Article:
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Jean E. Griffith

October 22, 2011|By JANET HEIM | janeth@herald-mail.com
  • This photograph of Jean Griffith was taken about four years ago.
Submitted photo

Editor's note:  Each Sunday, The Herald-Mail runs "A Life Remembered." Each story in this continuing series takes a look back — through the eyes of family, friends, co-workers and others — at a member of the community who died recently. Today's "A Life Remembered"  is about Jean E. Griffith who died Oct. 10 at the age of 82. Her obituary was published in the Oct. 12, 2011, edition of The Herald-Mail.


For those who knew her well, Jean Griffith was her given name, but "Grandma" is what they called her. Even her pastor at Boonsboro Family Worship Center, where she was a lifetime member, called her that.  

"She was well-liked. She would do anything at all for anybody," said oldest daughter, Nancy Lapole, of Hagerstown.

Jean Rowe grew up in Frederick County and was 17 when she married Elmer "Pete" Griffith of Keedysville. Pete was nine years older than his bride and they were married 55 years when he died in 2001.

Pete never saw the need for an indoor bathroom as long as they had an outhouse, so it wasn't until after he died that Jean had a bathroom put in their house in Mount Lena, Nancy said.

Neither Jean nor Pete graduated from high school, but both worked hard to support their eight children — two daughters and six sons. There are 14 grandchildren and 15 great-grandchildren.

After Pete died, Nancy's husband, Ralph, went to help his mother-in-law chop wood, something he wasn't used to doing.

"Man, can she chop some wood," Nancy said her husband remarked, noting that he had a small pile of wood compared to Jean's large pile.

The Griffiths raised their family in the Mapleville, Boonsboro and Mount Lena areas. Pete was a farm laborer and worked for a concrete company.

"Mom was a homemaker until my baby brother was born. Then she went out to London Fog and got her first job," Nancy said.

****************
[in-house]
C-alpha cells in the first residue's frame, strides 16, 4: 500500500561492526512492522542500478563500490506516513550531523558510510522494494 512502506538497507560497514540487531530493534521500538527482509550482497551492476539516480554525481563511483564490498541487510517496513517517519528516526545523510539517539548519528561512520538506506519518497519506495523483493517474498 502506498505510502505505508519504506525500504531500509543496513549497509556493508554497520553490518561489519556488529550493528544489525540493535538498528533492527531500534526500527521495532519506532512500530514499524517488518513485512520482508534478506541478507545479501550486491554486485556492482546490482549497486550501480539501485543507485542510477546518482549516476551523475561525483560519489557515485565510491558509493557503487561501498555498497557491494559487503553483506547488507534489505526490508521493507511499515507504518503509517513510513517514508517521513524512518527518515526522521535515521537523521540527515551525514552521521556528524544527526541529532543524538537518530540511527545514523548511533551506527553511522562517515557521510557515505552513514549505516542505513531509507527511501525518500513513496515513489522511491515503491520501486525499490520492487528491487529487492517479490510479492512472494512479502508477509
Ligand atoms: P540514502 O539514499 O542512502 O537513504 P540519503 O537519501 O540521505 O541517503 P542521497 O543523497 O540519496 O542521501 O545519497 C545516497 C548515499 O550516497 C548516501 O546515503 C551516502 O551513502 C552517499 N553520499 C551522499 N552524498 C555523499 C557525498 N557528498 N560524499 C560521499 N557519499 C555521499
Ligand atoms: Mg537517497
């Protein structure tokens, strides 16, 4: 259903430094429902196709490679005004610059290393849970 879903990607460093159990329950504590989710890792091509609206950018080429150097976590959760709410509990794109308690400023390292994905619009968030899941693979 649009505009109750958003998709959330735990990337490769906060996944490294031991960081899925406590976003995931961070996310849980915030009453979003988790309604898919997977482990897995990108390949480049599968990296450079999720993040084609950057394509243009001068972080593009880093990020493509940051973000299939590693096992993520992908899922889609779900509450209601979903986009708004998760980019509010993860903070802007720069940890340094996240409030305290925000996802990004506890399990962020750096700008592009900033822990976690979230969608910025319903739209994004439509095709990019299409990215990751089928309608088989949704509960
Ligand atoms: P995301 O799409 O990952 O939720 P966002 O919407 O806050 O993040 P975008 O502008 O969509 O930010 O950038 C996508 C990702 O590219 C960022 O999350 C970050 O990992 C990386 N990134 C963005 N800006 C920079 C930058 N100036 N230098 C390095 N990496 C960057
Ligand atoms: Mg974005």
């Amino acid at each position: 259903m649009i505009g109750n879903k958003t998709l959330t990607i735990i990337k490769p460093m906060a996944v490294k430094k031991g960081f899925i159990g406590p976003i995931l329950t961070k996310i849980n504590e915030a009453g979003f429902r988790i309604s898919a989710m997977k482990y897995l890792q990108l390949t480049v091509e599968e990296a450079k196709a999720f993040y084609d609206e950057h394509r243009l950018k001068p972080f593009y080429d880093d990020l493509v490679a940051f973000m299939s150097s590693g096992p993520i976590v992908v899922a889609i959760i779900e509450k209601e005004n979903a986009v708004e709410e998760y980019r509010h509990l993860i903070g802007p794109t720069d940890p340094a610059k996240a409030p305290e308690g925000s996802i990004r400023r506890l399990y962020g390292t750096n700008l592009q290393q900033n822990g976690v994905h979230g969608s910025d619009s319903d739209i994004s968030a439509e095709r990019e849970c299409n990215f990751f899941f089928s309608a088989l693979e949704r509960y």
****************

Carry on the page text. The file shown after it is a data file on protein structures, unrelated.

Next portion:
Jean was a coat examiner at Londontowne Manufacturing in Boonsboro and retired after 28 years, when that facility closed.

Not one to sit idle, Jean got a job when Sheetz opened at the corner of U.S. 40 and Mapleville Road near Boonsboro. She worked there 13 years.

Jean's last job was at the day care center at Boonsboro Christian Academy, the school run by her church, where she worked until about 18 months ago when she was diagnosed with uterine cancer.

"She went to church. She was a faithful Christian," said Nancy, who noted that Pastor Jack Payne at Boonsboro Family Worship Center said it took three people to do the work Jean did by herself.

Jean was a good cook and baker, Nancy said. She was known for the steamers she made each Boonesborough Days for the church food stand and for the java she brewed as a coffee hostess at Sheetz.

"Nobody else could make coffee like her. That's what they said," Nancy said.

Jean's black walnut cookies, made with a family recipe that's been passed down through generations, were also a favorite and one that Nancy still makes.

One of Nancy's favorite memories is of the family butchering five to seven hogs on Thanksgiving day, a tradition that ended about 20 years ago. Jean's mother used to clean the casings, then when she passed away, Jean took on that job.

"Those were the big days. I miss them myself. It's been many, many years, but I miss it," Nancy said.

She also remembers as a child helping pick the potatoes out of the garden her parents planted.

Nancy said her mother kept her eight children "in line" and adored her grandchildren.

"She loved 'em all. She made them listen when she had them at the house. She loved them all the same," Nancy said.

Jean was also known for her honesty.

"She'd tell you the truth, whether it hurt your feelings or not. She wouldn't back away. Even if they disliked what she said, they still loved her," Nancy said.

After Pete's death, Nancy said her mother was asked out on dates, but she was particular.

"None of them lived up to her standards. They had to go to church, and no smoking or drinking," Nancy said.

Jean loved her animals. Her Shih Tzu, Sparky, and cat, Sassy, are now part of Nancy's family, which also includes a dog and a cat.

Going to yard sales and eating out were other favorites of hers.

Jean had survived breast cancer about 13 years ago. This time, she was diagnosed with uterine cancer about 18 months before she died. It had spread to her lymph nodes.

Nancy said chemotherapy just about killed her mother, so she was switched to radiation treatments instead.

"She always kept a pretty positive attitude until the end. The last two weeks, she started saying she was tired. She was in a lot of pain. She knew," Nancy said.

During her illness, Jean lived with her grandniece, then several of her sons, and the last few months lived with Nancy and Ralph. The Lapoles' daughter also helped care for her grandmother so she was never alone.

Jean had a bell to ring if she needed anything.

"Sometimes, I can still hear that bell," Nancy said.

Nancy said Jean had cared for her husband as he suffered from congestive heart failure, then one of her sons, who died of cancer at age 54. Now, it was her turn to be cared for.  

"She was a good woman. I couldn't have asked for a better mother," Nancy said.

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